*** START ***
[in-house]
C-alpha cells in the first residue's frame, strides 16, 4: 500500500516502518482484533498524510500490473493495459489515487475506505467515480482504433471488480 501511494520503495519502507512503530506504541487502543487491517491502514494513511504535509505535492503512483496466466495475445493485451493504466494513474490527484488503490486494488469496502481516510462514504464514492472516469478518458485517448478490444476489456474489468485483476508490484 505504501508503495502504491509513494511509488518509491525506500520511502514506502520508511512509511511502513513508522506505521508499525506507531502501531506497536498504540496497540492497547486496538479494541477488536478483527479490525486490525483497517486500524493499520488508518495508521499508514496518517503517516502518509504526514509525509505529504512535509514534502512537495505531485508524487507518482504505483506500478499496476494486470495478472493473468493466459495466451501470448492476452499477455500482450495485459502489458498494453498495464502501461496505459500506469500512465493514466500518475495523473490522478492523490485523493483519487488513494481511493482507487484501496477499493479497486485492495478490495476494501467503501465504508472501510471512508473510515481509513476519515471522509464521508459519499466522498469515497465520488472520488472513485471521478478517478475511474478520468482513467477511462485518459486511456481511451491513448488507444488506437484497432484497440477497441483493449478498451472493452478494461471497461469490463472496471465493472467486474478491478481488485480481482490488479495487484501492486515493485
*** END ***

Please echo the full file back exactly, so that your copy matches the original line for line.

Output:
[in-house]
C-alpha cells in the first residue's frame, strides 16, 4: 500500500516502518482484533498524510500490473493495459489515487475506505467515480482504433471488480 501511494520503495519502507512503530506504541487502543487491517491502514494513511504535509505535492503512483496466466495475445493485451493504466494513474490527484488503490486494488469496502481516510462514504464514492472516469478518458485517448478490444476489456474489468485483476508490484 505504501508503495502504491509513494511509488518509491525506500520511502514506502520508511512509511511502513513508522506505521508499525506507531502501531506497536498504540496497540492497547486496538479494541477488536478483527479490525486490525483497517486500524493499520488508518495508521499508514496518517503517516502518509504526514509525509505529504512535509514534502512537495505531485508524487507518482504505483506500478499496476494486470495478472493473468493466459495466451501470448492476452499477455500482450495485459502489458498494453498495464502501461496505459500506469500512465493514466500518475495523473490522478492523490485523493483519487488513494481511493482507487484501496477499493479497486485492495478490495476494501467503501465504508472501510471512508473510515481509513476519515471522509464521508459519499466522498469515497465520488472520488472513485471521478478517478475511474478520468482513467477511462485518459486511456481511451491513448488507444488506437484497432484497440477497441483493449478498451472493452478494461471497461469490463472496471465493472467486474478491478481488485480481482490488479495487484501492486515493485